How Rental Kharma is different
Some rent-reporting services actually handle your rent payments on behalf of landlords; that is, you write the check to the service, which deducts its fee, pays the landlord and reports the payment to one or more credit agencies.
But Rental Kharma is not a payment platform. The company itself does not touch your rent money; instead, it relies on landlord reports to verify payment of rent, says business development manager Ted Taggart.
You don’t have to live in a big apartment complex to use Rental Kharma. Even an arrangement as informal as living in your grandparents’ basement can boost your credit score so long as your landlords can verify that you are making (or have made) payments. If your landlord doesn’t cooperate, your Rental Kharma fee will be refunded.
It’s also simple to sign up online.
Where Rental Kharma falls short
Rental Kharma reports to only one of the three major credit-reporting bureaus, TransUnion. It doesn’t currently report to Equifax or Experian, though Canazares says the company is in talks aimed at adding both.
That limits Rental Kharma’s impact only to credit scores derived from data on a TransUnion credit report. When you consider that the most commonly used FICO formulas do not factor in rental payments at all, you’re affecting only a small number of the credit scoring models a potential creditor might use.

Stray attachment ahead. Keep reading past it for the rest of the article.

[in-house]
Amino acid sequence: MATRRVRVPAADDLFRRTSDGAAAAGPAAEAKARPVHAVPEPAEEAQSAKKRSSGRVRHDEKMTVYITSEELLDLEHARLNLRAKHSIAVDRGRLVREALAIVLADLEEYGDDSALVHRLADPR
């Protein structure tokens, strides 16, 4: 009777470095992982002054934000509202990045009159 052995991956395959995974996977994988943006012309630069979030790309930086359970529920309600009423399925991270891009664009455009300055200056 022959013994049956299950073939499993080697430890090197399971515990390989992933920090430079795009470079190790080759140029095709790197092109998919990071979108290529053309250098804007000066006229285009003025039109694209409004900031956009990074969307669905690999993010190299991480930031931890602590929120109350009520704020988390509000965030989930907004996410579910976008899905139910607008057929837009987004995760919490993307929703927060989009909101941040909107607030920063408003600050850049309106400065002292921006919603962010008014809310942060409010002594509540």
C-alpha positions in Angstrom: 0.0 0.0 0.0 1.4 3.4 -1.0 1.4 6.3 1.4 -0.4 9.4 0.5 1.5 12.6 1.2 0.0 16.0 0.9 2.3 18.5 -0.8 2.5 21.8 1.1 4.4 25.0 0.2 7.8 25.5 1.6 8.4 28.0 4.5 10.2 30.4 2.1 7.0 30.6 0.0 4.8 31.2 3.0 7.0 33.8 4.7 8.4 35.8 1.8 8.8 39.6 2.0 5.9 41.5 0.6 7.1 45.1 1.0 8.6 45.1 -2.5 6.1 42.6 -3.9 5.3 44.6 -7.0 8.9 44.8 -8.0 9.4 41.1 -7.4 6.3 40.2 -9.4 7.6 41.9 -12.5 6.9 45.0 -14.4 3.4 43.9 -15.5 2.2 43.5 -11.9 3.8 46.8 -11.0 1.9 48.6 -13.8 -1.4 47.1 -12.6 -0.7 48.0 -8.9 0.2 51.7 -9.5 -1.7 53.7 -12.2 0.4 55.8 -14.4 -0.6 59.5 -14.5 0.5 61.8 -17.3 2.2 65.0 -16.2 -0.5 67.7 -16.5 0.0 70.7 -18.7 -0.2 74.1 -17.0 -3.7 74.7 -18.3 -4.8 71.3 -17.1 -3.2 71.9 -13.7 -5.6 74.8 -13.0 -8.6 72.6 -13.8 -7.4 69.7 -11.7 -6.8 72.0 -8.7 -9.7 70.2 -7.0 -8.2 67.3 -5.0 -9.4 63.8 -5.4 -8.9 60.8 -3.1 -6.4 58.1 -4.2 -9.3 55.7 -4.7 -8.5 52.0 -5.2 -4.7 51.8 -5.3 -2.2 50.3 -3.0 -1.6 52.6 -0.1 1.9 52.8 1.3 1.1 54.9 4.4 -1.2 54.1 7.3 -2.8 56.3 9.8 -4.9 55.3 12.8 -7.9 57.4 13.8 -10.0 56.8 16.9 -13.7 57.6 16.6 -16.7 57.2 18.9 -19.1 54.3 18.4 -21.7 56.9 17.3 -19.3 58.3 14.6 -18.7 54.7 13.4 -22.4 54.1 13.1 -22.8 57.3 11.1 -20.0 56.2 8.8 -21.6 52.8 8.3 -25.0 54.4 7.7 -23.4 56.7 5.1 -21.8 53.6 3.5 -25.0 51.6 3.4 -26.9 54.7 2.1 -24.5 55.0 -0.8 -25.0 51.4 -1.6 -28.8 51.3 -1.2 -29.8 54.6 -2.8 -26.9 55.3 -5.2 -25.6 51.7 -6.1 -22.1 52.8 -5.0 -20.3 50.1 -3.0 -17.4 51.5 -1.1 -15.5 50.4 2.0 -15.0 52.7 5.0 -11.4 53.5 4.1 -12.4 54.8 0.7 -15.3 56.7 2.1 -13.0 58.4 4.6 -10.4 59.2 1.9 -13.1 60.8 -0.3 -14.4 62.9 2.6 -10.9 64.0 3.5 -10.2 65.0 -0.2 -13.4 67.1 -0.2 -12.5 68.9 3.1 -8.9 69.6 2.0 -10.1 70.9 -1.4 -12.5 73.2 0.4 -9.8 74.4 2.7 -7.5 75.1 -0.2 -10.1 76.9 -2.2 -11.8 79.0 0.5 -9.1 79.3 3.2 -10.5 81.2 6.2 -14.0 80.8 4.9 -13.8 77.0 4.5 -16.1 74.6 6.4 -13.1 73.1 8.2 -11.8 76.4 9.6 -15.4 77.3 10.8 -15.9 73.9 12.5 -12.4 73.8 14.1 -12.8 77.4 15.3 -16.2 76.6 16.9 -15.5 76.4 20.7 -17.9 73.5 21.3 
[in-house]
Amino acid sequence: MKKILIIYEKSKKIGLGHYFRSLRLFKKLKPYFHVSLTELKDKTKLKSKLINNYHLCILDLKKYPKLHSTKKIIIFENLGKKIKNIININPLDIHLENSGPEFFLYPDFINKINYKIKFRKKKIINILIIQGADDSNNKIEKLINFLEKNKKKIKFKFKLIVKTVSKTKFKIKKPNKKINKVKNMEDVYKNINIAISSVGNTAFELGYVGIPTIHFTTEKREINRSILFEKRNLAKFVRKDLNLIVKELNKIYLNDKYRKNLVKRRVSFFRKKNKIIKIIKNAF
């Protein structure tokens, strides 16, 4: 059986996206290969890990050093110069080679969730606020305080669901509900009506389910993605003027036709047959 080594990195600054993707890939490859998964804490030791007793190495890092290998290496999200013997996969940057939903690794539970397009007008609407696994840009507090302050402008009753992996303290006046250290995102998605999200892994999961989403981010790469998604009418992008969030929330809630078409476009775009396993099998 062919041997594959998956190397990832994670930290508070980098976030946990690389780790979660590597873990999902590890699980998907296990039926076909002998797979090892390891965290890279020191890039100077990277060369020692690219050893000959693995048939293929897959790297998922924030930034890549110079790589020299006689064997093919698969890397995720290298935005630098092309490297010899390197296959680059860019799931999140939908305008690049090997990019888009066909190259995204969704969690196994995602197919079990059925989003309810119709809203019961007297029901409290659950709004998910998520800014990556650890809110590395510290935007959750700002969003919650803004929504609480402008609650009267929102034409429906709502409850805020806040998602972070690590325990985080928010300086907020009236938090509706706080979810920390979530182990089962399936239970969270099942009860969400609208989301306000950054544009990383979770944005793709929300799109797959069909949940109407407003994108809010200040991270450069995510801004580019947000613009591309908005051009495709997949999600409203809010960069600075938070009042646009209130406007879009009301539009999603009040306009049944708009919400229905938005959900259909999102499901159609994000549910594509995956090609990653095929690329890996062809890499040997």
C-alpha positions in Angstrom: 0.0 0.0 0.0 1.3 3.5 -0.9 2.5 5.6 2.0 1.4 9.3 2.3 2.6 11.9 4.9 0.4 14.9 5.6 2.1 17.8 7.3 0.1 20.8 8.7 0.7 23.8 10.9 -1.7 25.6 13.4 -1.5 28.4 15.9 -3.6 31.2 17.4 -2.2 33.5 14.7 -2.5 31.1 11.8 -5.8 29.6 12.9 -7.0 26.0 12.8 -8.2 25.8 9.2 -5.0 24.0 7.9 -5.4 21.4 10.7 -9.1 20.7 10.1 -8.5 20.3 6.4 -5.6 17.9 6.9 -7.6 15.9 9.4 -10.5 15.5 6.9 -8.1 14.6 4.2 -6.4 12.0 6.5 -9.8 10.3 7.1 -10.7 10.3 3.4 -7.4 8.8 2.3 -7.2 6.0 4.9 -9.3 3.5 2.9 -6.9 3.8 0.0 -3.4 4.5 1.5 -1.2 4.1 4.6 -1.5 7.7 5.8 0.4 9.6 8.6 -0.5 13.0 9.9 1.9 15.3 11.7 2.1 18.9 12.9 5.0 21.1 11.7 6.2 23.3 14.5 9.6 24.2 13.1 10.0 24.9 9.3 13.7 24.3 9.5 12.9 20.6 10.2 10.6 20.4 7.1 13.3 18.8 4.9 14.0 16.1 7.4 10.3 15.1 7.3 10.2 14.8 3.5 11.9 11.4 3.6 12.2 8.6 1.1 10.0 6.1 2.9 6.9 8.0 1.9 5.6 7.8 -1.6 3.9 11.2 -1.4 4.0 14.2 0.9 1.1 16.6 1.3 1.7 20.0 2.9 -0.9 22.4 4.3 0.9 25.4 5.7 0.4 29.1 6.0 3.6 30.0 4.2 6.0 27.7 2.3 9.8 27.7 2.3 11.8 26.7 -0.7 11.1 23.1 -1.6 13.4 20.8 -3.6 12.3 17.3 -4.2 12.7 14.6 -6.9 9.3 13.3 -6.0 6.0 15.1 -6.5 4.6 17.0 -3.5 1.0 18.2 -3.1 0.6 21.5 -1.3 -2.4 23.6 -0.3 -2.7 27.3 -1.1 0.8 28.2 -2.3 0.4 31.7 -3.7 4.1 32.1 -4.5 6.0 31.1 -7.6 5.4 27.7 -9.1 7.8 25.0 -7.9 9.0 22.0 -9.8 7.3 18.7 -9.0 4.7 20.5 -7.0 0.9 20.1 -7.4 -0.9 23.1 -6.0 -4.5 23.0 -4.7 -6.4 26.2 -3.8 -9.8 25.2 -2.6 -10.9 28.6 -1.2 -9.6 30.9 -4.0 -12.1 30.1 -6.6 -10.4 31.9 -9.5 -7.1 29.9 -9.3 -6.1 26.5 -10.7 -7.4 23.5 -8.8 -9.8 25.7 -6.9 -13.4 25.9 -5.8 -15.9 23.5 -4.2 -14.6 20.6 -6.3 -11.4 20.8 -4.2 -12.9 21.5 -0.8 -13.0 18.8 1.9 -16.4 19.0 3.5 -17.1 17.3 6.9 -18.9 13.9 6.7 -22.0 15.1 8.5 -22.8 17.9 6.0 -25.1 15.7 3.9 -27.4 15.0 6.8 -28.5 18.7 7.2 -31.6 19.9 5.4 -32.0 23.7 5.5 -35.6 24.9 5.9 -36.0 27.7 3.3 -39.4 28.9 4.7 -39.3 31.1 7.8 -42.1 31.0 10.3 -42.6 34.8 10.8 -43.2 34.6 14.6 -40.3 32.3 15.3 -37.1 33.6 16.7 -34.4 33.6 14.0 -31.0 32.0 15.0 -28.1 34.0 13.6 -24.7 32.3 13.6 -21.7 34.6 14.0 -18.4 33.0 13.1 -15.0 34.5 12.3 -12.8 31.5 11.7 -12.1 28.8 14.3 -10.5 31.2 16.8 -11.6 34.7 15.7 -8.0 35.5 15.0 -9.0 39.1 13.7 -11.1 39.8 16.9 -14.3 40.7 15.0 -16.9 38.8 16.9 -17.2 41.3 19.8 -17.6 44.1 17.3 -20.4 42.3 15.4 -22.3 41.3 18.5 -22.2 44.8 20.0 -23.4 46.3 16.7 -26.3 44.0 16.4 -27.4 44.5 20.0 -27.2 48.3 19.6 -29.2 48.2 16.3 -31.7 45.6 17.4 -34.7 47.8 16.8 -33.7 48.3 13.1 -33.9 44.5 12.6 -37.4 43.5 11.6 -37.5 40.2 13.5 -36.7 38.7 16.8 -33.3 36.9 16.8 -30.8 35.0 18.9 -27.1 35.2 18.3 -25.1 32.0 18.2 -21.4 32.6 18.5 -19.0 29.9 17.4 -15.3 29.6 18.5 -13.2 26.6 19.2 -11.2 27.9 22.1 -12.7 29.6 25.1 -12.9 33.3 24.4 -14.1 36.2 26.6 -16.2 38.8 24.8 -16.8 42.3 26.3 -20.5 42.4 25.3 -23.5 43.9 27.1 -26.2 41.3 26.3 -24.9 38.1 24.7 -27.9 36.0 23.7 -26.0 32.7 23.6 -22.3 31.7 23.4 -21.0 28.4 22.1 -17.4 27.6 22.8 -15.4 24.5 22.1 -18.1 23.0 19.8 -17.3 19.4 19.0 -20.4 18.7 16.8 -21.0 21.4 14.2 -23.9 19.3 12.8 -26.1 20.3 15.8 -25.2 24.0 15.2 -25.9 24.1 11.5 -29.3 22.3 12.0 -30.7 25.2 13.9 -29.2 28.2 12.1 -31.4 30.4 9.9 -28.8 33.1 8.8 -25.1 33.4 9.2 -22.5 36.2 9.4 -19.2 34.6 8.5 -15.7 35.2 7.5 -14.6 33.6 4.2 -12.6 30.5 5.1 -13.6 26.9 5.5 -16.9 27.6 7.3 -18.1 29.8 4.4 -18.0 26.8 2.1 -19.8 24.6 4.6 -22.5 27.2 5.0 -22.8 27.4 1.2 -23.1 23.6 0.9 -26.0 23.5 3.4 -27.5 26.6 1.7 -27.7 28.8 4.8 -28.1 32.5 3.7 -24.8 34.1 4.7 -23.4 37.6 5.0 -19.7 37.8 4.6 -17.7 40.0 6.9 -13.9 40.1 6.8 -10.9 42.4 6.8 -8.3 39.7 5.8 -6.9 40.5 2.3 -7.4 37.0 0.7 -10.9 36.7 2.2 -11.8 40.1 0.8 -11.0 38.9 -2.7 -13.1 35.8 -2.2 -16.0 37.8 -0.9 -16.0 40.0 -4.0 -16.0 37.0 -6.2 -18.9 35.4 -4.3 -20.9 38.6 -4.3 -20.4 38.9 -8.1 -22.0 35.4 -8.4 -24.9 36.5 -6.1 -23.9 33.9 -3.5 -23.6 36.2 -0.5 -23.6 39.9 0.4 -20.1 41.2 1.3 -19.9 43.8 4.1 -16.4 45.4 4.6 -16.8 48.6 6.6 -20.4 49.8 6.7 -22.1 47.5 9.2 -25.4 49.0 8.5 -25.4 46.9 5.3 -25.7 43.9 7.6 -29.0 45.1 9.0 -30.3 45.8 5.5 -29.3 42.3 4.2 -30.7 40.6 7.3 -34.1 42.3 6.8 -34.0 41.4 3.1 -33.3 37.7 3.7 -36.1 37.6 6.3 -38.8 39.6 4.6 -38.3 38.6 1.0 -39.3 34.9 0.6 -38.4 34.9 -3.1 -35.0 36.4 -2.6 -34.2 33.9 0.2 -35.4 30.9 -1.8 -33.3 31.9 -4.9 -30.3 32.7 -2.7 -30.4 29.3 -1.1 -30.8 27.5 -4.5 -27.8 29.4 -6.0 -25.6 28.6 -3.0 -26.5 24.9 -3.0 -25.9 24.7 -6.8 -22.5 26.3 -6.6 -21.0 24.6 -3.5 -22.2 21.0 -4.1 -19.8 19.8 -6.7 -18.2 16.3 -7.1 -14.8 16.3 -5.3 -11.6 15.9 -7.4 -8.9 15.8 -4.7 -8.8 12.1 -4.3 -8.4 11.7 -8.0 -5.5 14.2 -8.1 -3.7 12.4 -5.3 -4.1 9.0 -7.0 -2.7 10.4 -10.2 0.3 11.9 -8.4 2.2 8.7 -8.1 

Rental Kharma educates its users about which credit card issuers accept the scores that take rent into account — the FICO 9, the newest score model, and the VantageScore 3.0.
Since credit card accounts are a factor in all credit scores, a Rental Kharma customer would likely need to report rent, then get a credit card or installment loan to have the robust credit file needed for big purchases at attractive interest rates.
What does Rental Kharma cost?
There is an enrollment fee of $40, according to the Rental Kharma website, followed by an ongoing monthly cost of $9.95. For a year, that’s $159.40. Discounts are available. For back-rent reporting, Rental Kharma charges $5 for each month it verifies, plus an enrollment fee of $29. For a year of history, that’s $89.
Payments are made via either credit card or debit card. Rental Kharma says it has “bank-level security” and uses double encryption on all personal data.
Members get a year of free credit monitoring, including credit reports and scores, through Smart Credit.
No contract is required, Canazares says, and members may cancel by email or by phone.
Ask these questions of any rental reporting agency you are considering:
- What would my total costs be for a year of service, including any setup fees or fees for previous rental history?
- How do you protect my personal data?
- Which of the major credit bureaus do you report to? (All three is ideal.)
- Do you provide free access to credit scores, and if so, which score(s)?
- How soon should I expect the information to appear on my credit report?
- How can I cancel the service?
Bev O’Shea is a staff writer at NerdWallet, a personal finance website. Email: firstname.lastname@example.org. Twitter: @BeverlyOShea.